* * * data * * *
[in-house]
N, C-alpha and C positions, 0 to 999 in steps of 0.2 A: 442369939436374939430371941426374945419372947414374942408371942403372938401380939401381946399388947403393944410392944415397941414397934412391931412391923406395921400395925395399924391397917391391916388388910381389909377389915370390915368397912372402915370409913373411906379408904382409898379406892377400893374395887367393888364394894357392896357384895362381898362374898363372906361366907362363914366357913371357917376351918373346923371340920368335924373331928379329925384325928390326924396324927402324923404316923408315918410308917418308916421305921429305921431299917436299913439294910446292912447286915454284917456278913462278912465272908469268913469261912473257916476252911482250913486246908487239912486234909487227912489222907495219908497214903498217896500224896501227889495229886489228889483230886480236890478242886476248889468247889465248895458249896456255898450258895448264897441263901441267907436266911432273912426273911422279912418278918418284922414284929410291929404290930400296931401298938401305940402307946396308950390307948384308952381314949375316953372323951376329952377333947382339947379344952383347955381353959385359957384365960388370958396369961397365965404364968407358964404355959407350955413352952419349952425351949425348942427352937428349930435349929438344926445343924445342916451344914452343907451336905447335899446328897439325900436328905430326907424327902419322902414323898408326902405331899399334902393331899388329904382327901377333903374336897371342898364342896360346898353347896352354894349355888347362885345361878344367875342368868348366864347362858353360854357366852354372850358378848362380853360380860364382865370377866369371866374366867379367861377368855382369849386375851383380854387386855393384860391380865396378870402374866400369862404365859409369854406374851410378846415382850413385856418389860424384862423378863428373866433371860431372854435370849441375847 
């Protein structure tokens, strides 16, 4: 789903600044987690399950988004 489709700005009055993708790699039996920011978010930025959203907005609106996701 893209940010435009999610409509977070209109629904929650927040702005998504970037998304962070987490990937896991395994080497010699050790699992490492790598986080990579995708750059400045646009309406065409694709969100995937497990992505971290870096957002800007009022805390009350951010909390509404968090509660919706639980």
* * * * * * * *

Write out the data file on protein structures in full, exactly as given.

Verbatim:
[in-house]
N, C-alpha and C positions, 0 to 999 in steps of 0.2 A: 442369939436374939430371941426374945419372947414374942408371942403372938401380939401381946399388947403393944410392944415397941414397934412391931412391923406395921400395925395399924391397917391391916388388910381389909377389915370390915368397912372402915370409913373411906379408904382409898379406892377400893374395887367393888364394894357392896357384895362381898362374898363372906361366907362363914366357913371357917376351918373346923371340920368335924373331928379329925384325928390326924396324927402324923404316923408315918410308917418308916421305921429305921431299917436299913439294910446292912447286915454284917456278913462278912465272908469268913469261912473257916476252911482250913486246908487239912486234909487227912489222907495219908497214903498217896500224896501227889495229886489228889483230886480236890478242886476248889468247889465248895458249896456255898450258895448264897441263901441267907436266911432273912426273911422279912418278918418284922414284929410291929404290930400296931401298938401305940402307946396308950390307948384308952381314949375316953372323951376329952377333947382339947379344952383347955381353959385359957384365960388370958396369961397365965404364968407358964404355959407350955413352952419349952425351949425348942427352937428349930435349929438344926445343924445342916451344914452343907451336905447335899446328897439325900436328905430326907424327902419322902414323898408326902405331899399334902393331899388329904382327901377333903374336897371342898364342896360346898353347896352354894349355888347362885345361878344367875342368868348366864347362858353360854357366852354372850358378848362380853360380860364382865370377866369371866374366867379367861377368855382369849386375851383380854387386855393384860391380865396378870402374866400369862404365859409369854406374851410378846415382850413385856418389860424384862423378863428373866433371860431372854435370849441375847 
């Protein structure tokens, strides 16, 4: 789903600044987690399950988004 489709700005009055993708790699039996920011978010930025959203907005609106996701 893209940010435009999610409509977070209109629904929650927040702005998504970037998304962070987490990937896991395994080497010699050790699992490492790598986080990579995708750059400045646009309406065409694709969100995937497990992505971290870096957002800007009022805390009350951010909390509404968090509660919706639980």